How much are you going to charge, and why? You’ll need to make sure you cover overheads while also making sure you have a detailed pricing breakdown to present to the client in case they want clarification, or you need to negotiate costs. Doing this will help you show the value you’re providing.

Pricing should also reflect your market position. If you’re a luxury product, then you’ll need to have a higher cost and a more aggressive marketing strategy. If you’re a budget option, you’ll need to undercut the market average.

6. Create your marketing plan

How are you going to market your product? Start off by defining your brand: What do you look and sound like, what are your values, how will you present yourself, and how will you ensure consistency across different media and platforms? This is where a tone-of-voice document and brand guidelines come in handy.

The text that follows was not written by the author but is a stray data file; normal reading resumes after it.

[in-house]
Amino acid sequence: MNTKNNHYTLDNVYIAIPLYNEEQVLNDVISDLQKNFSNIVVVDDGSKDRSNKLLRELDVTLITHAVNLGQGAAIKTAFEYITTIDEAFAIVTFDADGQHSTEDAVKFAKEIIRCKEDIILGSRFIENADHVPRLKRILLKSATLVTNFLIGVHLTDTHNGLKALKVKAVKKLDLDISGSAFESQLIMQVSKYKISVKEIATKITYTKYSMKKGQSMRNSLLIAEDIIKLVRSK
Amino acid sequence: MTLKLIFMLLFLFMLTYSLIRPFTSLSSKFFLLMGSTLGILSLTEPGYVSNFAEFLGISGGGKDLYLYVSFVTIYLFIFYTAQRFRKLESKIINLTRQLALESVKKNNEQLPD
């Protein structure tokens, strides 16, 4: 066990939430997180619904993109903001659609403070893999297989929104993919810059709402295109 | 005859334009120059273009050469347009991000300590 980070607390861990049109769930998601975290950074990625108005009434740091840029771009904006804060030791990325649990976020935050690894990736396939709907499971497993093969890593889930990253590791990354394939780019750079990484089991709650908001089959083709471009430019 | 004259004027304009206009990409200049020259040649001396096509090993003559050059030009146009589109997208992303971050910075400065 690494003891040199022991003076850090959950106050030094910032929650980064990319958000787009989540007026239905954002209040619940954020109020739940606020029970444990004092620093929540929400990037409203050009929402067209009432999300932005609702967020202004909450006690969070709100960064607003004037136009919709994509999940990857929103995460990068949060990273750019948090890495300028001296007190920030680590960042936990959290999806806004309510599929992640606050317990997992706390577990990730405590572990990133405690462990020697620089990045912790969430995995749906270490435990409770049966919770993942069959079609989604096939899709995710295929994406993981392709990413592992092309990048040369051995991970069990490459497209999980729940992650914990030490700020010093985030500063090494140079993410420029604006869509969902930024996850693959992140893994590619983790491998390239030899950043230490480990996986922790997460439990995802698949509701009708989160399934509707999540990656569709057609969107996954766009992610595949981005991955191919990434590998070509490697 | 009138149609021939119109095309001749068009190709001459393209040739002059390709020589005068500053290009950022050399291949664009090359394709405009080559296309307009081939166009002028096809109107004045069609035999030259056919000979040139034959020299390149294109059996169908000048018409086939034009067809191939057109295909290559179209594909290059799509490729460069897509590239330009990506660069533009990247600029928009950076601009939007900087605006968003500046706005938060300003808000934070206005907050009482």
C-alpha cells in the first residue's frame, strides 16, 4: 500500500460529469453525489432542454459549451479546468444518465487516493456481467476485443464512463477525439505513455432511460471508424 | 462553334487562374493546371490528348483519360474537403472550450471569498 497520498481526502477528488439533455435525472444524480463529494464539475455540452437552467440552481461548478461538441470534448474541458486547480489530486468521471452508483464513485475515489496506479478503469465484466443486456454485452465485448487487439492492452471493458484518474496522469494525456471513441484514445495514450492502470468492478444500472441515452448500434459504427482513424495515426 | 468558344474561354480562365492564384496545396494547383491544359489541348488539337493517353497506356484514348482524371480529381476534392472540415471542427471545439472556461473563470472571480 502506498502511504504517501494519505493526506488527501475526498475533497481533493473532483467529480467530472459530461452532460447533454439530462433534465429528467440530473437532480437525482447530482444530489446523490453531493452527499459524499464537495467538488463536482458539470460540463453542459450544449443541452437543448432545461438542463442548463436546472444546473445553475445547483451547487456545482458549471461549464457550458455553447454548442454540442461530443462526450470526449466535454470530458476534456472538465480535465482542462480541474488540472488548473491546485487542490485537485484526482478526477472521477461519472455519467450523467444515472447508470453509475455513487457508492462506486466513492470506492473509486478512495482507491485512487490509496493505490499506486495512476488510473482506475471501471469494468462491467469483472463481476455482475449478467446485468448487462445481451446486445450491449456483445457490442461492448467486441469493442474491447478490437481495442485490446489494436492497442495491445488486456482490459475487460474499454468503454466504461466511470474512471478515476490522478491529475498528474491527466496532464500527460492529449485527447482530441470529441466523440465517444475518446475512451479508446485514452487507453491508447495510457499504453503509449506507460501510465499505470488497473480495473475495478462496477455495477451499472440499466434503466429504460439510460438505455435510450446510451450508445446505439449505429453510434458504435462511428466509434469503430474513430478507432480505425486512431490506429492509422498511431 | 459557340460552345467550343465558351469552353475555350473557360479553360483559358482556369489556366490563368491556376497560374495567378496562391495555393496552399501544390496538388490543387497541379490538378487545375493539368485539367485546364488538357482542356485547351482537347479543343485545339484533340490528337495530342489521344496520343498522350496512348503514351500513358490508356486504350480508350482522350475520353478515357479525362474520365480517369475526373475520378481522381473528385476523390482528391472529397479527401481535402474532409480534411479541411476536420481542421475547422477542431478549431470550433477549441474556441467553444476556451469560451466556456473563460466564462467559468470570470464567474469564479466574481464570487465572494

Will you find customers via lead generation? Will you focus on creating content that helps customers find you? Things like blog posts, videos, whitepapers, and ebooks can all work towards showing the customer you’re helpful, knowledgeable, and trustworthy. They’re also a great way to carry your brand’s persona to different audiences and explain the value you provide.

7. Make sure your teams are trained

Think about how your teams are going to find and talk to your customers — which could include cold calling, working with influencers, and post-sales support.

  • Be there for your customers: The journey doesn’t end with the sale — and nothing sours the relationship like bad post-sales support. Show you care (and leave the door open for repeat custom) by providing great service throughout the whole journey. Make sure your team is trained, has access to the materials and tools they need, and that they’re accessible over a range of platforms.